• Concentrate on your well-being – say to other patients if they try to rely on you to heal them “I am not a member of staff, I’m a patient – talk to a staff member”, then walk away and close your door. You are not being unkind you are protecting yourself.

Eat all the puddings – cake is a great mood lifter or comforter

  • Eat well – eat what you like when you like. I found protein good in the morning for the fight, carbs at night to help me sleep. Eat all the puddings – cake is a great mood lifter or comforter – you can always save it for later and eat it as your card snack to promote sleep.
  • Get outside as much as you can – ask for staff to take you out for fresh air breaks, community walks etc – look at nature, collect bits of stick and stones to decorate your room and dedicate a sacred space in your room or in a quiet space on the ward. When allowed and when it’s possible (this time I was sectioned 4 hours drive from home so it wasn’t) negotiate home leave, leave to go out places with family and friends, and also overnight home leave.
  • Don’t be too hung up on getting a good night sleep. In the ward, your body is in a fight/ flight mode. Imagine you’re on a long-haul flight for 28 days. You’re not going to sleep well. Accept sleeplessness, waking up early, napping in the day, but don’t see this as a permanent feature of your illness. Things usually settle down back to normal when you’re back home.
  • Find a way to deal with frustration – clicking your fingers, walking off, clasping hands – if you get super angry this can be interpreted as mania and you get injected with tranquillisers.

You can’t refuse tranquilliser injections in your butt. You can refuse electric shock treatment…

A view with a room
  • You can’t refuse tranquilliser injections in your butt. You can refuse electric shock treatment (not offered to me). Staff generally hate giving forced injections so don’t take it personally.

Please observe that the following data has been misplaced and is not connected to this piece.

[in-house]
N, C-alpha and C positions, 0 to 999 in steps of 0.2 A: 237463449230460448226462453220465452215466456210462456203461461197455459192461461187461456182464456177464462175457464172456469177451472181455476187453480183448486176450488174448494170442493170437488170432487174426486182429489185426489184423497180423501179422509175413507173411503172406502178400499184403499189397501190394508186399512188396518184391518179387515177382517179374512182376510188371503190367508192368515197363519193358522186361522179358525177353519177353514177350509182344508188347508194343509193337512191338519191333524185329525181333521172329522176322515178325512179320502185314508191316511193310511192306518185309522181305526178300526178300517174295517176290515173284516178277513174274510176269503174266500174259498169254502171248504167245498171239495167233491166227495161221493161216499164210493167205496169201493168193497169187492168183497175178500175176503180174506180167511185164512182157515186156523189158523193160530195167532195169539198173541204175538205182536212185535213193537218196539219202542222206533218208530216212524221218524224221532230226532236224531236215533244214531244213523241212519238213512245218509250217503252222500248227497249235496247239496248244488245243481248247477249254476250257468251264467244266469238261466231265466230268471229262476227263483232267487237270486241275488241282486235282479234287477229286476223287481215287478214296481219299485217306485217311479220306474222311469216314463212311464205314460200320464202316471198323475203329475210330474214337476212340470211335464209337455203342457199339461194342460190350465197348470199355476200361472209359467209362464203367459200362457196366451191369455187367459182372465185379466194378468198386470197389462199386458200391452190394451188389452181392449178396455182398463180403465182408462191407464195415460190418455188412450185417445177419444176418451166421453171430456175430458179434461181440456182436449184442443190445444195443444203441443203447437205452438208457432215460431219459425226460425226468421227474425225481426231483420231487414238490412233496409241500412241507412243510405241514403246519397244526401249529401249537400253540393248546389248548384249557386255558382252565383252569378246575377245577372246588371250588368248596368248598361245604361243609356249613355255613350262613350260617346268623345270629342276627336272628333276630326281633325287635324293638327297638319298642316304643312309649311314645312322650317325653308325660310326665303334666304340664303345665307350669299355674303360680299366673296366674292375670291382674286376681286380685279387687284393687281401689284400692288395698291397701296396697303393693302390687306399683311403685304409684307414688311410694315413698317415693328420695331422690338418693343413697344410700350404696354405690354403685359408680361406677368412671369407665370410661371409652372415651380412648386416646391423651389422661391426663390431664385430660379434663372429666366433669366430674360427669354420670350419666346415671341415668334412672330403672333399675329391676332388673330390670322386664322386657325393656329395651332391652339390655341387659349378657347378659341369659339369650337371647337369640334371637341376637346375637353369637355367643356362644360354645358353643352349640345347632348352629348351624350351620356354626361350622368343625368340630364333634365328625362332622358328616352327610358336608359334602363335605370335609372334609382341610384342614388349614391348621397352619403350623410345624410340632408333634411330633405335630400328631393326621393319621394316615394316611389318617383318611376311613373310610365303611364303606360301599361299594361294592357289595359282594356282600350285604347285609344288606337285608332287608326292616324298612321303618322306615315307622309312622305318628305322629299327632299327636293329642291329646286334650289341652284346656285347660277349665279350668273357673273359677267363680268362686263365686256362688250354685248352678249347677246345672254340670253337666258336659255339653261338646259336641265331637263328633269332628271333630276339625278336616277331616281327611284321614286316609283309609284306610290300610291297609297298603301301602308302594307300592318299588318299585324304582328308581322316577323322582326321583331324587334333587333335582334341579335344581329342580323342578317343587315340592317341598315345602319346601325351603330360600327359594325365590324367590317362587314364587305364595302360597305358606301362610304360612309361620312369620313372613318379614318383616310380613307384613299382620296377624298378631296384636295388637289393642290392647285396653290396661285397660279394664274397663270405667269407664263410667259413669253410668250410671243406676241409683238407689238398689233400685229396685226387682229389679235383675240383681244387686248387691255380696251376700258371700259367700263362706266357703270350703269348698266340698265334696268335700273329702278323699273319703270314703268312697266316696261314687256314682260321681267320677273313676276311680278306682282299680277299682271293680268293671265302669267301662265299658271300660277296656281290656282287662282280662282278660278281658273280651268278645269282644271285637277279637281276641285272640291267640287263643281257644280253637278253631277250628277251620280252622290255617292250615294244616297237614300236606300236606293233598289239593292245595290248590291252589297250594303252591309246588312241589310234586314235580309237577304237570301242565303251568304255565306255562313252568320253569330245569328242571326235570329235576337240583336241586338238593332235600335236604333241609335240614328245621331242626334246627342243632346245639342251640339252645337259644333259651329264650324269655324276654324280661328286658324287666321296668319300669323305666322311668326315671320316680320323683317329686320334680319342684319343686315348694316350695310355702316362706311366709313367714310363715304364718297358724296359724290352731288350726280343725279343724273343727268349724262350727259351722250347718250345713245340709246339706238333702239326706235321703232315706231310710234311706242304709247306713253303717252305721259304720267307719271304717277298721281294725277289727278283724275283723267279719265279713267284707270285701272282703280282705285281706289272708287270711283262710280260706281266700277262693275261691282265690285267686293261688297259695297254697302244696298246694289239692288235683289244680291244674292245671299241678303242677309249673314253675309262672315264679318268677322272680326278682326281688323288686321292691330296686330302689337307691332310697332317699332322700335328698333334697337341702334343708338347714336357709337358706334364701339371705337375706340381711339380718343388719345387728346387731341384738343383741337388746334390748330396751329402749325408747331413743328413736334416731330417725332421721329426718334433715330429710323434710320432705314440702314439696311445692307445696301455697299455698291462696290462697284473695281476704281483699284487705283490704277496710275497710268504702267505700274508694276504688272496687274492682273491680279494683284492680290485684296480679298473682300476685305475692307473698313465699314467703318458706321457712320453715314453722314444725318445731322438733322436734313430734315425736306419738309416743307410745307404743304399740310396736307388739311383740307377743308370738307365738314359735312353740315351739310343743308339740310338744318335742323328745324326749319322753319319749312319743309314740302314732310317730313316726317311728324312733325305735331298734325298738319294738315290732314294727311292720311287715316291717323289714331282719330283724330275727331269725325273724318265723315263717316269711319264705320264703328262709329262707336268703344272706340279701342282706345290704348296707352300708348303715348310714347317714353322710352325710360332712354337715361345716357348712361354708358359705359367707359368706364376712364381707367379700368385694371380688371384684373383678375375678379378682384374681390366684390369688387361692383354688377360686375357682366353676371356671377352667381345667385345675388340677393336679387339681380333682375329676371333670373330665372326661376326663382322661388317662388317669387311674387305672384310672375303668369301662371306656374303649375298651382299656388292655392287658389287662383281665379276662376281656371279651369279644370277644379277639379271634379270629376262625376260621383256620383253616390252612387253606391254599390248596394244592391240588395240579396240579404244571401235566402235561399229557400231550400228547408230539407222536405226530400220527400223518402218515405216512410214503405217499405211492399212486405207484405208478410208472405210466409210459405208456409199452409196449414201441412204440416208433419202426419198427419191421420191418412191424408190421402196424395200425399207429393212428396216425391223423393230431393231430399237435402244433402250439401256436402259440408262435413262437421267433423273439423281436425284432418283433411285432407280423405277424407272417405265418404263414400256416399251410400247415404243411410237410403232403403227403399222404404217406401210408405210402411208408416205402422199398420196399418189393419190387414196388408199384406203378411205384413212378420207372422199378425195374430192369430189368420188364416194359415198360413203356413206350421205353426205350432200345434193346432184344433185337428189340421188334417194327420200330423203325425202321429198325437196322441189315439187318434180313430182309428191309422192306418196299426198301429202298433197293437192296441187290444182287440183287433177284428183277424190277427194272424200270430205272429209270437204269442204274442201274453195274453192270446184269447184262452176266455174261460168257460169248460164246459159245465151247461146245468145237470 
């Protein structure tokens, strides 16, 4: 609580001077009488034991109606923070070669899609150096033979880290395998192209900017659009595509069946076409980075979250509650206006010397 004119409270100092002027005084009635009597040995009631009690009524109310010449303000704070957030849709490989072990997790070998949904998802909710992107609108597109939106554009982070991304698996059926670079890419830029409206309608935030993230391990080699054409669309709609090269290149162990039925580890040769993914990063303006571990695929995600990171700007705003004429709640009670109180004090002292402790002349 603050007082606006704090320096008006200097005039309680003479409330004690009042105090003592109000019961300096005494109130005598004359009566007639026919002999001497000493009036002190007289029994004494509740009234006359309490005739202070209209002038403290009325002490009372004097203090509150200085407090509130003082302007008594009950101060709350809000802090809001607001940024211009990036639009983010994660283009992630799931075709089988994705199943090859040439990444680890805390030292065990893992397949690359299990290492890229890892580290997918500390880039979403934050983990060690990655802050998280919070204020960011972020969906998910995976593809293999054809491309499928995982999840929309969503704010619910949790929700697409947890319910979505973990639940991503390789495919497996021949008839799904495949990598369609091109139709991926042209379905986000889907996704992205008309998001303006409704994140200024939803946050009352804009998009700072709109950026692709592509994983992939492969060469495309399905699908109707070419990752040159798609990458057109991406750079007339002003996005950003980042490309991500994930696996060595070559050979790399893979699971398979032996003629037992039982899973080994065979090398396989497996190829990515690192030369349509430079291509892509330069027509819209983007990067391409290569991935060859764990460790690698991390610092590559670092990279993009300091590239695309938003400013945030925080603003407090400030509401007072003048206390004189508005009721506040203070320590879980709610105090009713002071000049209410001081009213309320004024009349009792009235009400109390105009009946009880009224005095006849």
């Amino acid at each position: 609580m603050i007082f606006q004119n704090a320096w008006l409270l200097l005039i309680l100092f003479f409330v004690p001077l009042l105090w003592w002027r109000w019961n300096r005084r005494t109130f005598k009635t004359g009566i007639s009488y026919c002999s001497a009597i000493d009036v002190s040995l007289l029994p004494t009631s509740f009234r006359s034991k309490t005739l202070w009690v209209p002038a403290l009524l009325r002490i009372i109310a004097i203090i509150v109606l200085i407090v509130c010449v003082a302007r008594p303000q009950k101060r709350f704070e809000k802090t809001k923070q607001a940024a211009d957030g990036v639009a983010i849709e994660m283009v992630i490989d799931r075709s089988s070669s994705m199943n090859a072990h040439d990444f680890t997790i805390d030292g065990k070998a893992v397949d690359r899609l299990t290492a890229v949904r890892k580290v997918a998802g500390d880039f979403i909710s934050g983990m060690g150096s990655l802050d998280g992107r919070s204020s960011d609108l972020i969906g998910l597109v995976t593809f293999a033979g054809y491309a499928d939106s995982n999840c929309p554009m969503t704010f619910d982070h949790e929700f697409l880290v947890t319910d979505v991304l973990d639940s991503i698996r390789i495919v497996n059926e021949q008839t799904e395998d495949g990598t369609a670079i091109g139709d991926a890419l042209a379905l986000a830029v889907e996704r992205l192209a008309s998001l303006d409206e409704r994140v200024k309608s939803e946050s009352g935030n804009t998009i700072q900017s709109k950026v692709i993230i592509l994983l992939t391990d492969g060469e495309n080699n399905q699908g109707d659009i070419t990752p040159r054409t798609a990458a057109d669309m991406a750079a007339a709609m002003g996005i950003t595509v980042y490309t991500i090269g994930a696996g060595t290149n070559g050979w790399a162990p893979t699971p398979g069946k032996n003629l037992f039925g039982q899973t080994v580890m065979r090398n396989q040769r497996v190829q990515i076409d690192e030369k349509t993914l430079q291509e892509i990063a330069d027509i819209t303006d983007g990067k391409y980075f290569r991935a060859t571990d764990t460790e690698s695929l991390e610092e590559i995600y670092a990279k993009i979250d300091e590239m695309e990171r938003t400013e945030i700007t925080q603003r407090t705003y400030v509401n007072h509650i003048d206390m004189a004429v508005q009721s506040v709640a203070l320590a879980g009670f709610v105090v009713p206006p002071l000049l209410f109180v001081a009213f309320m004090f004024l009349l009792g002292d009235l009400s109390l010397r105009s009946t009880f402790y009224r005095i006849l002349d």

• Appeal – if you feel organised enough to, start an appeal against your section with a solicitor, this helps you plan your own escape. Details of solicitors should be available from staff. Tribunals are usually booked about a week after you start the appeal with a solicitor. Usually the section gets lifted just before the appeal.
  • Personal space – do whatever you can to try to cultivate this – if it’s noisy put your hands over your ears; give yourself hugs and pats on the back; meditate or do yoga in your bedroom or a quiet space to maintain distance from the hectic nature of ward life. Pray if you can. Whatever you’re going through, there’s someone on this earth having a worse time – mindfully send them compassion.
  • Try to keep busy – journal, plan, make lists, make stuff, draw stuff, colour on the walls with washable felt tips if you can – sort your stuff out neatly, plan the next day’s outfits, order stuff from deliveroo etc (but be careful of manic spending), plan your shopping trips when you’re allowed out so you don’t go manic with the newfound freedom.
  • Make friends – share your experiences and support each other – but within reason. Look out for toxic personality types and don’t get dragged into their dramas. By all means swap mobile phone numbers – but think about whether you actually want this relationship long-term.
  • Avoid nurses and consultants who are ableist or patronising. Sadly, not all mental health workers are suited to the job. Their bad advice can set back your recovery. Find workers you trust and can talk to easily without them triggering your mental imbalance.
  • Ask the nurses to borrow stuff to help you with self care like a hairdryer and an iron. Sometimes a nail file if you’re lucky.

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